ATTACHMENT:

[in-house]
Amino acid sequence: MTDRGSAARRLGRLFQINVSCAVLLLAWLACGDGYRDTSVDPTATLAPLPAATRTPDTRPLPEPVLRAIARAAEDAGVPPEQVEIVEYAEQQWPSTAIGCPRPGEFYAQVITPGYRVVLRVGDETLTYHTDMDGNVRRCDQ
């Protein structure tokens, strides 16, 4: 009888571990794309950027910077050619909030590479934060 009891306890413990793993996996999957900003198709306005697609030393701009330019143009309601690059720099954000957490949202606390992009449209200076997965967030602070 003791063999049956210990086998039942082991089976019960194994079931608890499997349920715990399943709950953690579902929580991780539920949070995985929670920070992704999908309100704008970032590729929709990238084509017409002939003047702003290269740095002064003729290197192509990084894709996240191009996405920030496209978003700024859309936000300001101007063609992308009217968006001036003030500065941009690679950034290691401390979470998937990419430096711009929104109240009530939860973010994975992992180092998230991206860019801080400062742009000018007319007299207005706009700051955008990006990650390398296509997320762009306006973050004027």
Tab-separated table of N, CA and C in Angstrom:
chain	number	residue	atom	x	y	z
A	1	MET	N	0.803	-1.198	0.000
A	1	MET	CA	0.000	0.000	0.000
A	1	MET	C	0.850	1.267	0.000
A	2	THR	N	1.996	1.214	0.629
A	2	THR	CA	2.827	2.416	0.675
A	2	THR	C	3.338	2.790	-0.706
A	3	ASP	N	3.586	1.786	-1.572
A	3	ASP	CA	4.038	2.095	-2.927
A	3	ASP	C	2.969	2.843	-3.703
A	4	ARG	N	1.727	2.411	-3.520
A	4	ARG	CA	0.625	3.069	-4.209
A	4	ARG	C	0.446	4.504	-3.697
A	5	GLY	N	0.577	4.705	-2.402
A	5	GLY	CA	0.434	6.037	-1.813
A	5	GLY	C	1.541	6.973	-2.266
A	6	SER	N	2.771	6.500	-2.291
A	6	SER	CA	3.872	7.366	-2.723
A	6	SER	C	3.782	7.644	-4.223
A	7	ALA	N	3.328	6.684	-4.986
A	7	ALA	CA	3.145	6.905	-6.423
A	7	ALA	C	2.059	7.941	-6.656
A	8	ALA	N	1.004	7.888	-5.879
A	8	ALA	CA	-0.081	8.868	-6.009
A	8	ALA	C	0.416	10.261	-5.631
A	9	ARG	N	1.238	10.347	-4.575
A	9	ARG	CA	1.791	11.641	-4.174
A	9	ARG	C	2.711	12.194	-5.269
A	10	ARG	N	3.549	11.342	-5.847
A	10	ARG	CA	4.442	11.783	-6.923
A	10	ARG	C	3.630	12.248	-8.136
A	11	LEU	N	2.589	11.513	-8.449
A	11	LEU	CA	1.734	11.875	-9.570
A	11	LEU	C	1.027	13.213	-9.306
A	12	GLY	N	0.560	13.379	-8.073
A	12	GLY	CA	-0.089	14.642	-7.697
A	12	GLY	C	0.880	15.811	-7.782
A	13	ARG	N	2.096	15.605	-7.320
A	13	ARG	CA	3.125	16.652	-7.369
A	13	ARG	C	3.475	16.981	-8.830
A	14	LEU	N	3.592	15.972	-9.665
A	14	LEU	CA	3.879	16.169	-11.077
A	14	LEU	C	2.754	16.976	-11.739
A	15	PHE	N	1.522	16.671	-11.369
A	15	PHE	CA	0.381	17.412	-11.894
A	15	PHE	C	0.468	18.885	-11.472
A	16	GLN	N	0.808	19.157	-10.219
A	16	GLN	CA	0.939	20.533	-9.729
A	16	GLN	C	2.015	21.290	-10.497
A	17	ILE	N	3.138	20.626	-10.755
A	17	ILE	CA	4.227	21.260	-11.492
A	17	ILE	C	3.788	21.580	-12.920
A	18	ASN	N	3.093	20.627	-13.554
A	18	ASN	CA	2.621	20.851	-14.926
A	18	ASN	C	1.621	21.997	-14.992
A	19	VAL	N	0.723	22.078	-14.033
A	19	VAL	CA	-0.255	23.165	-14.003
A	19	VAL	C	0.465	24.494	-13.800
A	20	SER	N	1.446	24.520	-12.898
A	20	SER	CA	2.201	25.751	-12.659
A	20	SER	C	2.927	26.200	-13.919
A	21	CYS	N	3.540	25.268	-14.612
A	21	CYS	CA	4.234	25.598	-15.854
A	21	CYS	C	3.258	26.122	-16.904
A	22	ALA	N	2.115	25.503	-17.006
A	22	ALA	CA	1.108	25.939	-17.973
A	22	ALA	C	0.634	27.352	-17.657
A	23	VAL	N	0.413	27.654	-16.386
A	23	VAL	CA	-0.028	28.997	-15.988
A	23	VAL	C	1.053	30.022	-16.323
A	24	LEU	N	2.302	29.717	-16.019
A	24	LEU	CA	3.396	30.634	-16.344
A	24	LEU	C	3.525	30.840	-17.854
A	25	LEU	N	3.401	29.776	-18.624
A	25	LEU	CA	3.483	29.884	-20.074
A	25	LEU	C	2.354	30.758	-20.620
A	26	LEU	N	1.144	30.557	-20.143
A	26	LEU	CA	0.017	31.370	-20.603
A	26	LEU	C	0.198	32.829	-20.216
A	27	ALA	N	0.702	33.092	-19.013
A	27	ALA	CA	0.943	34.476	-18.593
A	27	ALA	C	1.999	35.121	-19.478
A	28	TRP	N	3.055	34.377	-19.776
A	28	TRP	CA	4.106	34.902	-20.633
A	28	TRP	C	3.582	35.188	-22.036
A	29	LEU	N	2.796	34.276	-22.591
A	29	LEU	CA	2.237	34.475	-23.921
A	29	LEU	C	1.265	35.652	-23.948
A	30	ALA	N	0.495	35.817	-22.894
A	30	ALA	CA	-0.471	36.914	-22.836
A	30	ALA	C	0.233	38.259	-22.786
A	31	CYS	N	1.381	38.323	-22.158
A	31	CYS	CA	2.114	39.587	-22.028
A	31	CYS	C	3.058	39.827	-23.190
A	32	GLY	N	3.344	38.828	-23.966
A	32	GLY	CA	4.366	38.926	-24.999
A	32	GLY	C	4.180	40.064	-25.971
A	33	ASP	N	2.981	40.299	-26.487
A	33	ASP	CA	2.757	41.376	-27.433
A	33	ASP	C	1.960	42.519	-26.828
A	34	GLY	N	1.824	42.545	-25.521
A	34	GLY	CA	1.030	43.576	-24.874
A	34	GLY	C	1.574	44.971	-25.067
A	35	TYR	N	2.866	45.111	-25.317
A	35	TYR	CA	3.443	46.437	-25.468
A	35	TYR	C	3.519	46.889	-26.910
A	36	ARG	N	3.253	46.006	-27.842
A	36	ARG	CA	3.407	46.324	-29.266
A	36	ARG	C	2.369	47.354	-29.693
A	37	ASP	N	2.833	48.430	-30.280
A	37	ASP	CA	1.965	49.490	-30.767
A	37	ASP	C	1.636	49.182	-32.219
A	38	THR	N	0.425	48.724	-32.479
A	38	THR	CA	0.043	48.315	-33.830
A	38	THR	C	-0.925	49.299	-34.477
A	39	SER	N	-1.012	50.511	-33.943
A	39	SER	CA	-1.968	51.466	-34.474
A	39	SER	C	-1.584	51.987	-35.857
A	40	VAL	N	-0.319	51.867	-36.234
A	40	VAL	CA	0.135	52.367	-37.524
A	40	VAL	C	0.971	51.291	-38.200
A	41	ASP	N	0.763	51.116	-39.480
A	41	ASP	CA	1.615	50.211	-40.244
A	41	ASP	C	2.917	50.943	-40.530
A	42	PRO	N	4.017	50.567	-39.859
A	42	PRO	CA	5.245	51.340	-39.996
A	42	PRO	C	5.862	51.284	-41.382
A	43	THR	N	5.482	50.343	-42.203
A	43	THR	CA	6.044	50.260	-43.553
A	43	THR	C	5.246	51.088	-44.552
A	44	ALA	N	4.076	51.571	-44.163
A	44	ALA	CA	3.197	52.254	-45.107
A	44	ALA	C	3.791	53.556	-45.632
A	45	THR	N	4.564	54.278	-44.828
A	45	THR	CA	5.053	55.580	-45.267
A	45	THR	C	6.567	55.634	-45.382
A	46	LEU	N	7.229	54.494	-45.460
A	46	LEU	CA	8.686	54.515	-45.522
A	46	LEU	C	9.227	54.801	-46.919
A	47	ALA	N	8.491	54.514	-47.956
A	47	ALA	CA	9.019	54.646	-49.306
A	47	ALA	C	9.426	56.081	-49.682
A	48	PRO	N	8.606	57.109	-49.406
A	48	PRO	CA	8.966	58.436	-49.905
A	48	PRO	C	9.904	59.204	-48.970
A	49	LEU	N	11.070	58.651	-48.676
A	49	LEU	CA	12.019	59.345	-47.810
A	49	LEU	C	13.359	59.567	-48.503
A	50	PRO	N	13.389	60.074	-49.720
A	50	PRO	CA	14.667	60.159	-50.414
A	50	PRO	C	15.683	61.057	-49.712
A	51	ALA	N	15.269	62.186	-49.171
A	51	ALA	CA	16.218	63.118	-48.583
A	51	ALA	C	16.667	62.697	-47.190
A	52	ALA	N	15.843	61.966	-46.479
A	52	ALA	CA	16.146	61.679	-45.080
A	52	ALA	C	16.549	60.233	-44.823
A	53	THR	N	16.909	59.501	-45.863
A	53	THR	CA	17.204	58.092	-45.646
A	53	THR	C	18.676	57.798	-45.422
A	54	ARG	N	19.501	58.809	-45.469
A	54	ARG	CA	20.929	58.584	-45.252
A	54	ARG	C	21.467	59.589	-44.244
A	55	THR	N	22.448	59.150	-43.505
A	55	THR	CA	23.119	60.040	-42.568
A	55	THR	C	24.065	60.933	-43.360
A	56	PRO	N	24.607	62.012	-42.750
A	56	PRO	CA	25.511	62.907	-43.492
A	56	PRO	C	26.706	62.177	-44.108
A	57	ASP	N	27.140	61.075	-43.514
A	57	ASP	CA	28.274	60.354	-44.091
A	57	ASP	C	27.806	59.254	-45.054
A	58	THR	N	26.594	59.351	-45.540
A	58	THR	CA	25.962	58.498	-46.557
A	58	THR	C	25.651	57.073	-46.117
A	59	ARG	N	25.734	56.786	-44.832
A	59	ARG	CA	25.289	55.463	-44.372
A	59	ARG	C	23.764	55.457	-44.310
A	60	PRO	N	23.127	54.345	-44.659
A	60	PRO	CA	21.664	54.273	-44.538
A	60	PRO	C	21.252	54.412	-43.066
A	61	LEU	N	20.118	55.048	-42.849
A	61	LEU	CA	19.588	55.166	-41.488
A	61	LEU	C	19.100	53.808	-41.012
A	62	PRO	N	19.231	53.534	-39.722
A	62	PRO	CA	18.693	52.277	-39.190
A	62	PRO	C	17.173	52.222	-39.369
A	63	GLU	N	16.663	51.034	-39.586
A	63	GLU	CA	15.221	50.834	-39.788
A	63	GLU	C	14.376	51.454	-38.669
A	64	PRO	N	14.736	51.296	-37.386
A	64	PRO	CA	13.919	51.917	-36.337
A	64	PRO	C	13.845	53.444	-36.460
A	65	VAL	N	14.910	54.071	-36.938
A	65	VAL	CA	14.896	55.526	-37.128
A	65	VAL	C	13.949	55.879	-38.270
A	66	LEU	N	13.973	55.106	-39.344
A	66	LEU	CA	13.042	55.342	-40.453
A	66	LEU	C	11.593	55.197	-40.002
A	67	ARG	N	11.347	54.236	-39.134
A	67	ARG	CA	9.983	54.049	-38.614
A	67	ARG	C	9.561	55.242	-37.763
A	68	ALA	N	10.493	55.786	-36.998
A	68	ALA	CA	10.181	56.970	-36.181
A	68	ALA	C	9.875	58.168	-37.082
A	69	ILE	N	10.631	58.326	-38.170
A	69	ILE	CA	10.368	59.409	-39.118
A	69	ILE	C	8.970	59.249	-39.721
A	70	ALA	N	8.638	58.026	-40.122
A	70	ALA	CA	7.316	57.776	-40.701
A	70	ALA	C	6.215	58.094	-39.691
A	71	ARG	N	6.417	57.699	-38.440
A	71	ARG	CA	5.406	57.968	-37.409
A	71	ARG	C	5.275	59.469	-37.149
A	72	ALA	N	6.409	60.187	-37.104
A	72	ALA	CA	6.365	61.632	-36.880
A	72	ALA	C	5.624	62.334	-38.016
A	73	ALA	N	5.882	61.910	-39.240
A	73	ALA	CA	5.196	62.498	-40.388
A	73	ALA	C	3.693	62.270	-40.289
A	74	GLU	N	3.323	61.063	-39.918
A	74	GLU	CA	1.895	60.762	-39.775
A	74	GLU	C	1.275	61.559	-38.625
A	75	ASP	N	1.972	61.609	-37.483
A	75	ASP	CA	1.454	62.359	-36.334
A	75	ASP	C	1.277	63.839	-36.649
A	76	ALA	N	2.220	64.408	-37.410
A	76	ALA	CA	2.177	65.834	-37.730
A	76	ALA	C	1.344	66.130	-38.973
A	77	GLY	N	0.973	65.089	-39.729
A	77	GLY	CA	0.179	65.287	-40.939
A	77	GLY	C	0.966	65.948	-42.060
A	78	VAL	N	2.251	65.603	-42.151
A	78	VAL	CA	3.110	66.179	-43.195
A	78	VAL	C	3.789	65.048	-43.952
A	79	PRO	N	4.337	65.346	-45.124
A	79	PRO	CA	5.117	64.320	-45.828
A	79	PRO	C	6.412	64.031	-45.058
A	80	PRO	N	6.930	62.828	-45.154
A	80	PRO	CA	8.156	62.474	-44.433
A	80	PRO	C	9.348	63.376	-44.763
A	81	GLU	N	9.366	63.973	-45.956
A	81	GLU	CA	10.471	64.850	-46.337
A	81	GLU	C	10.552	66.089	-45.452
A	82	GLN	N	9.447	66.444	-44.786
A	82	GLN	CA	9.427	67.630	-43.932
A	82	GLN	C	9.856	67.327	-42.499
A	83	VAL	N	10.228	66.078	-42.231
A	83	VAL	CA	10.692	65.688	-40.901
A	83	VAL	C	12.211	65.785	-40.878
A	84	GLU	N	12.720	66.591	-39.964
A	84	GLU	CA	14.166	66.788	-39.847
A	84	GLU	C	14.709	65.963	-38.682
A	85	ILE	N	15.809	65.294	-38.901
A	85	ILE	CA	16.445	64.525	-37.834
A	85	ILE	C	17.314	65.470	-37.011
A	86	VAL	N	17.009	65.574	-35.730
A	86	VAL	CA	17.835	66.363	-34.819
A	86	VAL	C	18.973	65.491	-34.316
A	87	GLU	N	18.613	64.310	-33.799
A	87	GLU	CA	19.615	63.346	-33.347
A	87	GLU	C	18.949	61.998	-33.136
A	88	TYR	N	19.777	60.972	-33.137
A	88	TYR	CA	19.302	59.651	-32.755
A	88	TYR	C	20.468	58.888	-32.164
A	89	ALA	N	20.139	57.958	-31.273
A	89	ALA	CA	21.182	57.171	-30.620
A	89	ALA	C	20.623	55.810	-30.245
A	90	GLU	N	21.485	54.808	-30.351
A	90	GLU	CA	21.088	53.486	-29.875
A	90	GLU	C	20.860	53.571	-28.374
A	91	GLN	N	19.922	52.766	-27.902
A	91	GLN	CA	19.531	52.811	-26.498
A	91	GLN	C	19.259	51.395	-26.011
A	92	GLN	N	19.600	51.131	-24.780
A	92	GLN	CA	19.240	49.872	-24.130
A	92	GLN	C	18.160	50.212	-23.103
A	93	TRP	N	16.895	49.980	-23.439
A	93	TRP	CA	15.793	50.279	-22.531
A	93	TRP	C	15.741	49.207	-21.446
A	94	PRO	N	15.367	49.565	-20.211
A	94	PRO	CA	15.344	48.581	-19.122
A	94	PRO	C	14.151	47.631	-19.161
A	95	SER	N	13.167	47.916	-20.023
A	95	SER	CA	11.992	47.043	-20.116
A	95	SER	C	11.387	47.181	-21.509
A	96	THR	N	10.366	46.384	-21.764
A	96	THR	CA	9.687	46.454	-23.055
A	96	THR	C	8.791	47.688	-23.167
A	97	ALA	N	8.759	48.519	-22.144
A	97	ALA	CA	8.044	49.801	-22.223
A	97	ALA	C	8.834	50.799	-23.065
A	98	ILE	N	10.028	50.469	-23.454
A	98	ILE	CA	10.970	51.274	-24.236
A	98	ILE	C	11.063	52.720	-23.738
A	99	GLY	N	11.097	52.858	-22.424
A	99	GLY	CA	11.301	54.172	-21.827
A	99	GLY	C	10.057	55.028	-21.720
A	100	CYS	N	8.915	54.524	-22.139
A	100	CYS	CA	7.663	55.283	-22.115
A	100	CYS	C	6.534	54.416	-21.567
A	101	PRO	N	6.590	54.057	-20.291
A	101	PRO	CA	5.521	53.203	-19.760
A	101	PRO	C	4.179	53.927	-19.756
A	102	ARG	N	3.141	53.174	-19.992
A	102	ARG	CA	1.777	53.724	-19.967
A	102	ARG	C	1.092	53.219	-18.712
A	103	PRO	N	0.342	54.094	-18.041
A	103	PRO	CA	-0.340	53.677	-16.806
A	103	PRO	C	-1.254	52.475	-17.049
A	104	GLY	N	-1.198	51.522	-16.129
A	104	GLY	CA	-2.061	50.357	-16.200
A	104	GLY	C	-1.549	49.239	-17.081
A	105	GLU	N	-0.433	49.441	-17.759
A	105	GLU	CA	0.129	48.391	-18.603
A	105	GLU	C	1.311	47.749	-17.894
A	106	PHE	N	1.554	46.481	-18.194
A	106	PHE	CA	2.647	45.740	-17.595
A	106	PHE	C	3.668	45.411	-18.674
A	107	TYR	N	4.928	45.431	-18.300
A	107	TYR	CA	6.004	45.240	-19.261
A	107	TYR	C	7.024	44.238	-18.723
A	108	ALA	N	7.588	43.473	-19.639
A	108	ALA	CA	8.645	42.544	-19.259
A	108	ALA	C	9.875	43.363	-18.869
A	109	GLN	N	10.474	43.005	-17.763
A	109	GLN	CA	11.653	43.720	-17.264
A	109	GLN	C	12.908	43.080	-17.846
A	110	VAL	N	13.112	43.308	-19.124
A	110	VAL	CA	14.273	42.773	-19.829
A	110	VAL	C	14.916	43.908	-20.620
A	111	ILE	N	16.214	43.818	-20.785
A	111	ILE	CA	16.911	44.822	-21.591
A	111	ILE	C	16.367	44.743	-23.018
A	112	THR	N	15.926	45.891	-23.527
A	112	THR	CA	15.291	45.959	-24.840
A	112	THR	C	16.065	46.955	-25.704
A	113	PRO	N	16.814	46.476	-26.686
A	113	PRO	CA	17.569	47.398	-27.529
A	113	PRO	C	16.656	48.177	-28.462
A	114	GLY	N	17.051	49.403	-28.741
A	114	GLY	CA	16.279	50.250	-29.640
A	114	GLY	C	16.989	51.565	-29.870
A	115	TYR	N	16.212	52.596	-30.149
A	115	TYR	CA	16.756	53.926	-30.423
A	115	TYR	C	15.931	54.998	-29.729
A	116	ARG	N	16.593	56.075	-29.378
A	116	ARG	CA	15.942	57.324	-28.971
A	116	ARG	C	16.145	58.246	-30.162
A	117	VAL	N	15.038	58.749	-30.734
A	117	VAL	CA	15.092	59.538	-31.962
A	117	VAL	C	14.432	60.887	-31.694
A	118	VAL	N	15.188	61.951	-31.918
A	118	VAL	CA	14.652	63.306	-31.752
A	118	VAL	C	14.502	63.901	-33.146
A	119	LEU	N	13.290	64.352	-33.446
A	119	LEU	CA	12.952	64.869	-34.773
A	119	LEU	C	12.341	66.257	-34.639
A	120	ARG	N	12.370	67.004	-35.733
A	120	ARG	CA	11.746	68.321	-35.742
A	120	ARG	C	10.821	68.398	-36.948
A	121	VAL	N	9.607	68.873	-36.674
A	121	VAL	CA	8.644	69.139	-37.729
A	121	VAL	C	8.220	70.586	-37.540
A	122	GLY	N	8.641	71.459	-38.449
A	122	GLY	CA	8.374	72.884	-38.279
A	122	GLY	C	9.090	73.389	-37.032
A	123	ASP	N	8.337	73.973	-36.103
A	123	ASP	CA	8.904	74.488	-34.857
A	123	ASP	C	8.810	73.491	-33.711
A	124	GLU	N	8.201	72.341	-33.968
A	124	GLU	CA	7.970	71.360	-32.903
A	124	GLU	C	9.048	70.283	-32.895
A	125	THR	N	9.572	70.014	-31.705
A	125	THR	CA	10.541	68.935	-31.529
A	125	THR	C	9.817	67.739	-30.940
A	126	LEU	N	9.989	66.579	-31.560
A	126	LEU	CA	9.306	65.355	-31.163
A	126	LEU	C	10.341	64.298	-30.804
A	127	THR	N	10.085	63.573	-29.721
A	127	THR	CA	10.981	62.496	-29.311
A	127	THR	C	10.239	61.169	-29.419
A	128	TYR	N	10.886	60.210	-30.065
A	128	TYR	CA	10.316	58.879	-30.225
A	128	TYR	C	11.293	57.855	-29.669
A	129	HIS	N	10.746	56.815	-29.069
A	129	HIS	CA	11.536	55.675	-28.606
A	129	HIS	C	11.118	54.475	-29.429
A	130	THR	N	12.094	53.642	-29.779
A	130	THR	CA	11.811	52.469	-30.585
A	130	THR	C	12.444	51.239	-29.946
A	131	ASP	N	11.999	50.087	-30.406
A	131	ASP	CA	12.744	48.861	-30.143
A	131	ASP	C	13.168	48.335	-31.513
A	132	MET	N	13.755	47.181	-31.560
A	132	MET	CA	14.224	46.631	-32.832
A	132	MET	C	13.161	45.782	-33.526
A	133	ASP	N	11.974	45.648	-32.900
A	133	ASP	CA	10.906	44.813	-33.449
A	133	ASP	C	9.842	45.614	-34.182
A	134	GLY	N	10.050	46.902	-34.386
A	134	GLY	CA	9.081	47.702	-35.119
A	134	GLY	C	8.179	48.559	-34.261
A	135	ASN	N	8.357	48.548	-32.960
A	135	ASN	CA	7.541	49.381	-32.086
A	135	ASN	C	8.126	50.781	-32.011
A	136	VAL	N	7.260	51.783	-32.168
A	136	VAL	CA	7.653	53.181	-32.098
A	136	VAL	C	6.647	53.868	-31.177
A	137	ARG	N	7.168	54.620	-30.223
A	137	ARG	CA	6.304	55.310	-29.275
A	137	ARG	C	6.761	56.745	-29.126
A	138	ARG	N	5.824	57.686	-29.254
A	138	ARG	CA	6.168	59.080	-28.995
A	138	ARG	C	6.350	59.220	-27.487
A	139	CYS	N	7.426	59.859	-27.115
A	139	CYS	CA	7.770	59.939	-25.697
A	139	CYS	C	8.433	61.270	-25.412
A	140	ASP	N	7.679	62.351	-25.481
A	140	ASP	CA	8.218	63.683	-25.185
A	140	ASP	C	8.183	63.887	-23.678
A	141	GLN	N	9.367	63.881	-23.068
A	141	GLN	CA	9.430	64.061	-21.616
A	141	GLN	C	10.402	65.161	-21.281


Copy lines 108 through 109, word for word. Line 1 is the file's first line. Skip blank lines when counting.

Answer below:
A	35	TYR	N	2.866	45.111	-25.317
A	35	TYR	CA	3.443	46.437	-25.468